Joyful return to The Gambia, but there are major challenges ahead
BANJUL: Hundreds of jubilant Gambians lined the streets cheering the convoys of Economic Community of West African (Ecowas) military vehicles which poured across the Sengalese/Gambia border.
Not a shot was fired and not a single person killed as Ecowas troops moved into The Gambia’s capital, Banjul, last week, securing it before successfully pressuring former president Yahya Jammeh to step down and relinquish power to new President Adama Barrow. The latter won December’s presidential elections.
In addition to the euphoria over successfully forcing Jammeh to depart after he repeatedly refused to accept defeat, there was enormous pride among Africans in the decisive action west Africa took in securing and strengthening democracy in that part of the continent.
However, Jeggan Grey-Johnson, from the Open Society Initiative for Southern Africa (OSISA), and a research associate at the South African Institute of International Affairs (SAIIA), told the African News Agency that The Gambia faces tough times once the euphoria dies down.
Referring to Jammeh’s looting of The Gambia’s state coffers of $11 million, Grey-Johnson said: “He took the equivalent of approximately R168m which he stole over a twoweek period from Gambia’s Central Bank, the equivalent of South Africa’s National Treasury.
“This is a huge blow to Gambia’s economy, considering it was struggling even before the theft and that the country is one of Africa’s poorest.
“Our GDP per capita has dwindled over the years. Twenty-two years ago the GDP per capita was approximately $600 but today it hovers around $300.
“During the last few months, business performance and profits have plummeted as the political crisis escalated,” Grey-Johnson said.
Furthermore, The Gambia’s tourism industry, one of the country’s biggest cash receipts, has been damaged with the evacuation of over 1 000 tourists last week.
“It’s also uncertain whether Gambia will be able to recover the stolen funds due to the difficulties involved,” Grey-Johnson told ANA.
Questions have also arisen as to what the former dictator did with the money and how many people were involved in the theft.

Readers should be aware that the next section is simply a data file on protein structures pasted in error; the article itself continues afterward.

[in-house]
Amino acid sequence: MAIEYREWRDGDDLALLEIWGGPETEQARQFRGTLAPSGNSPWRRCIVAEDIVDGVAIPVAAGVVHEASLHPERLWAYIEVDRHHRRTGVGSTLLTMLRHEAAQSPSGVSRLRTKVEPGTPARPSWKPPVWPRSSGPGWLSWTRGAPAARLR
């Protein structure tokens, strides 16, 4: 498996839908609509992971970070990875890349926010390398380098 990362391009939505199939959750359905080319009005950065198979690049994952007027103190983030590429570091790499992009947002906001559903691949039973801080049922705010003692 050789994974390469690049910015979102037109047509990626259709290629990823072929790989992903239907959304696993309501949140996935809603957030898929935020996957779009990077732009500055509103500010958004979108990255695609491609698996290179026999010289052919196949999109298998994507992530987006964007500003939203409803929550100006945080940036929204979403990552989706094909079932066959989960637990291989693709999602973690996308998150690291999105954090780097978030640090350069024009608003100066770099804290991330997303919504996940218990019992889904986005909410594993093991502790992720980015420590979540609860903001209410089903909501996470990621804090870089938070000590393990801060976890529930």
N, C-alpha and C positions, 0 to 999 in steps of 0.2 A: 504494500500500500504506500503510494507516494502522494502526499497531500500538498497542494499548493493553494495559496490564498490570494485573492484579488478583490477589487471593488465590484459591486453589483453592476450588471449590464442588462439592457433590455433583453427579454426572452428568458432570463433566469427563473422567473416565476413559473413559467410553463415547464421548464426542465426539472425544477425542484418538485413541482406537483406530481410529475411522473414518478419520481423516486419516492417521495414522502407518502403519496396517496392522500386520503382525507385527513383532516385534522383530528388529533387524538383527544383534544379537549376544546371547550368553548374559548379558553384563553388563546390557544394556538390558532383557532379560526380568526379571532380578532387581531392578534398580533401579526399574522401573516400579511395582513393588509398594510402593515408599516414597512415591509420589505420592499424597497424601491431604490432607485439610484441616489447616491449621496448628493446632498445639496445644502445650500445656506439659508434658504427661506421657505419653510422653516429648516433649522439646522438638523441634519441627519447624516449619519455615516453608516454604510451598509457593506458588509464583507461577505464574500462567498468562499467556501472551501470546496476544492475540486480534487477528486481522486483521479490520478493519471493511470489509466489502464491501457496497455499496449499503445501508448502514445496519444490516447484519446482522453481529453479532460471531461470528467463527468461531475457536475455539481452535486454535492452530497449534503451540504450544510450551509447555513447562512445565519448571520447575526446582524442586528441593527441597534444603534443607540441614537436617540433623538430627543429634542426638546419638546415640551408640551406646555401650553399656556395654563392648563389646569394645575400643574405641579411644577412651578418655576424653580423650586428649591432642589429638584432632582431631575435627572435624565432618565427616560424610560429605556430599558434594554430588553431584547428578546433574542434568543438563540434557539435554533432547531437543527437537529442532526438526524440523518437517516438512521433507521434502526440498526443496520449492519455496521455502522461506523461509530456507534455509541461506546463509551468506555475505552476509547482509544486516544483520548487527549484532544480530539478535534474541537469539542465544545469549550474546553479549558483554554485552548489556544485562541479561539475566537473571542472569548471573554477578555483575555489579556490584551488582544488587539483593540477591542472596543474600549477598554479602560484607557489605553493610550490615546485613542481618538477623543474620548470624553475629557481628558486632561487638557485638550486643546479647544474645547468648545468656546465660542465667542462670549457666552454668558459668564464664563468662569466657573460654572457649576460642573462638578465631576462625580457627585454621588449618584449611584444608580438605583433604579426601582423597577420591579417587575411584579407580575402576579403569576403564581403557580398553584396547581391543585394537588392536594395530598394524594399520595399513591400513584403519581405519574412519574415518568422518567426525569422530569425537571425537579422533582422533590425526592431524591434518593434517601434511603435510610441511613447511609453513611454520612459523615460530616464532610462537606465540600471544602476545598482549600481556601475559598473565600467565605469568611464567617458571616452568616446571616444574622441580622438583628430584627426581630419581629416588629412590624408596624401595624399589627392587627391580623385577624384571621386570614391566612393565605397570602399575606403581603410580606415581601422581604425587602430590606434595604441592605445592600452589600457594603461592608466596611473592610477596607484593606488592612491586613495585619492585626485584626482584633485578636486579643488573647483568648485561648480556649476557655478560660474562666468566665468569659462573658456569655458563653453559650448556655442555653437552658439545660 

In addition to the devastating blow Jammeh has dealt The Gambia’s economy, anger has started to build as salaries go unpaid, the economy struggles to recover and people find it difficult to get their lives back together.
“Tens of thousands of Gambians who fled to Senegal are now returning and it is highly likely that their thoughts will return to the fact that Barrow was far too lenient regarding the conditions he agreed which enabled Jammeh to leave,” said Grey-Johnson.
“This included permitting Jammeh to miss three deadlines while he was busy looting the treasury and failing to arrest him when the deadline had passed thereby preventing the looting.”
Somebody is going to have to bear the brunt of that backlash and in all likelihood it will probably be Barrow.
Turning to Ecowas’s intervention, Grey-Johnson said a source of pride for many Africans was the decisive and firm way in which Ecowas had handled the West African crisis, especially against the background of the African Union’s feeble attempts at handling crises in Burundi, the Congo, Zimbabwe and South Sudan.
“Ecowas’s military intervention was perfect. There was the political backing to complement the military intervention which was essential,” Grey-Johnson said. “The organisation put its money where its mouth is, mobilised financial resources to get boots on the ground. These logistics are extremely complex as well as expensive.”
There were issues of stabilising the situation on the ground and preventing the outbreak of hostilities.
Mopping-up operations and the continued deployment of reduced numbers of forces on the ground to ensure safety until stability takes root – which could take anything from six months to a year – were also essential.
“Ecowas proved it has the capability and the capacity to deploy troops at short notice as it’s done previously in Liberia and Sierre Leone,” Grey-Johnson said. “Furthermore, it also demonstrated collective political will to ensure there is peace and stability in the West African region, simultaneously strengthening democracy in the area.” ANA
Gambian refugees return to Gambia after fleeing to Senegal.